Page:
|For where your treasure is,
there also will your heart be.
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Eleventh Week in Ordinary Time
Sunday begins the Eleventh Week in Ordinary Time, when Jesus compares our faith to the mustard seed. Our faith, like that tiny seed, can grow large and put forth large branches touching those around us.
Thursday is the Memorial of Saint Aloysius Gonzaga, the beloved Jesuit saint who is the patron of youth in the Catholic Church.
The first readings this week continue our readings from 1 & 2 Kings and other Old Testament books. It follows Elijah and Elisha - powerful prophet and agents of God's word for the people.
The gospels this week continue the Sermon on the Mount, from Matthew's Gospel. In revealing his new and deeper way, Jesus shares a most counter-cultural law, “offer no resistance to one who is evil.” And, he tells us to “Give to the one who asks of you, and do not turn your back on one who wants to borrow.” He proclaims, “I say to you, love your enemies and pray for those who persecute you. ... For if you love those who love you, what recompense will you have?” And, just when we think he is asking the impossible of us, he goes even further, “So be perfect, just as your heavenly Father is perfect.” He warns his disciples against hypocrisy, “Take care not to perform righteous deeds in order that people may see them.” Praying and fasting have their own reward from the Lord. Jesus tells us to keep our prayer simple, “Your Father knows what you need before you ask him,” and he teaches us the Our Father. Jesus tells us that “The lamp of the body is the eye. If your eye is sound, your whole body will be filled with light.” The week ends with his invitation to us to trust in God. “Can any of you by worrying add a single moment to your life-span?”
Sunday is the Solemnity of the Nativity of Saint John the Baptist, with special readings. Luke's Gospel show us the deep faith of Elizabeth and Zechariah as their newborn son is named John. “All who heard these things took them to heart, saying, 'What, then, will this child be?' For surely the hand of the Lord was with him.”
Daily Prayer This Week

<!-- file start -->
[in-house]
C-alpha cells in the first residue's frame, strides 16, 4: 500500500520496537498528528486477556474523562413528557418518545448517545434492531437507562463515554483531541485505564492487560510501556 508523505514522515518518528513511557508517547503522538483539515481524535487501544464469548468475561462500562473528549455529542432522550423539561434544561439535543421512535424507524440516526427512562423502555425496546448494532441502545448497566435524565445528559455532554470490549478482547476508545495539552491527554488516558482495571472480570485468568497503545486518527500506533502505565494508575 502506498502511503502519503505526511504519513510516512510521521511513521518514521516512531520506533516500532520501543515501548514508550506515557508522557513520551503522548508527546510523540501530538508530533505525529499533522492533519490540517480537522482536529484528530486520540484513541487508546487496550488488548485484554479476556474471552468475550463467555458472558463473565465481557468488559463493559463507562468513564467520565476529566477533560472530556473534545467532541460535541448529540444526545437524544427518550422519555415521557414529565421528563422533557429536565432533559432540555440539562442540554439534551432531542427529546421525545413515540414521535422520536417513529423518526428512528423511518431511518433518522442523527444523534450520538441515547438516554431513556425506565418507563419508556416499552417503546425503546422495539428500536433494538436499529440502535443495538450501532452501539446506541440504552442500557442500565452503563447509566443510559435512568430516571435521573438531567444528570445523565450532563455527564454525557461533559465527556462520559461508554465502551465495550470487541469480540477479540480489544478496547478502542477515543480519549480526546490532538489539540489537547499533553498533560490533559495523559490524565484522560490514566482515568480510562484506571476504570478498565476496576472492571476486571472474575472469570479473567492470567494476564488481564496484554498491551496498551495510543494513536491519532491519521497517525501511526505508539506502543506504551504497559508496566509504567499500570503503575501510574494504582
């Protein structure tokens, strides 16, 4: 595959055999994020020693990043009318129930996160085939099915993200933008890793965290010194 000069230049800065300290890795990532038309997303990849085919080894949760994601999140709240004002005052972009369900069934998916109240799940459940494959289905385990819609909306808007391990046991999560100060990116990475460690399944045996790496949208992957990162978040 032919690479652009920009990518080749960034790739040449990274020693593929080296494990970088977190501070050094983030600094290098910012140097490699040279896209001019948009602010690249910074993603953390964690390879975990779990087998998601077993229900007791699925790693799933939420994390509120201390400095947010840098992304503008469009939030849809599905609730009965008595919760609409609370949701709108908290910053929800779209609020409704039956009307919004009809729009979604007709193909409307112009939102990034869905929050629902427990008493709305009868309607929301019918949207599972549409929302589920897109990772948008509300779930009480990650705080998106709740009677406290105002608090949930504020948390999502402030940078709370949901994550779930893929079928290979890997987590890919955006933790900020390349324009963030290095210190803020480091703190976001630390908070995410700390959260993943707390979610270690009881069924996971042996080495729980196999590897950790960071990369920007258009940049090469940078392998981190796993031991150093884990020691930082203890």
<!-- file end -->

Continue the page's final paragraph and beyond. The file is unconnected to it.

There is nothing like the Sermon on the Mount to help us hear the message of Jesus, and to let ourselves be addressed by those words. All of us can ask for these graces with real specificity, that is, with real people and real daily circumstances in mind. We know with whom we need to “turn the other cheek” and to love more. We know the circumstances in which we are tempted to “be religious” in the right circumstances only. Upon reflection, each of us can take the time to “locate” our hearts, by discovering what we tend to “treasure.” We can do a simple check on ourselves: we make a list of the five most important things in my life. Then we can make a list of the five things I spend most of my time on. Comparing the lists will help us get concrete about asking the Lord for the grace we need to put our lives back in balance. All of us can name what we worry about. And so we can all ask for the graces to “seek first” the Kingdom of God
All of this reflection can happen throughout the week in the background of our daily life, if we get into the habit of focusing for a few moments each morning. If we take just 30 seconds, at the edge of our bed each morning, it will begin to establish a habit of living more reflectively.
Our version of a brief moment with the Lord - friend to friend - can be repeated and made more specific, while we are going about our day. Some days, we might have 20 such moments of prayerful conversation with our Lord - guided by the Word, the desires that are surfacing, and the events of our daily lives. And, each night, we can give thanks for this deeper relationship with the Lord that is developing in my heart.
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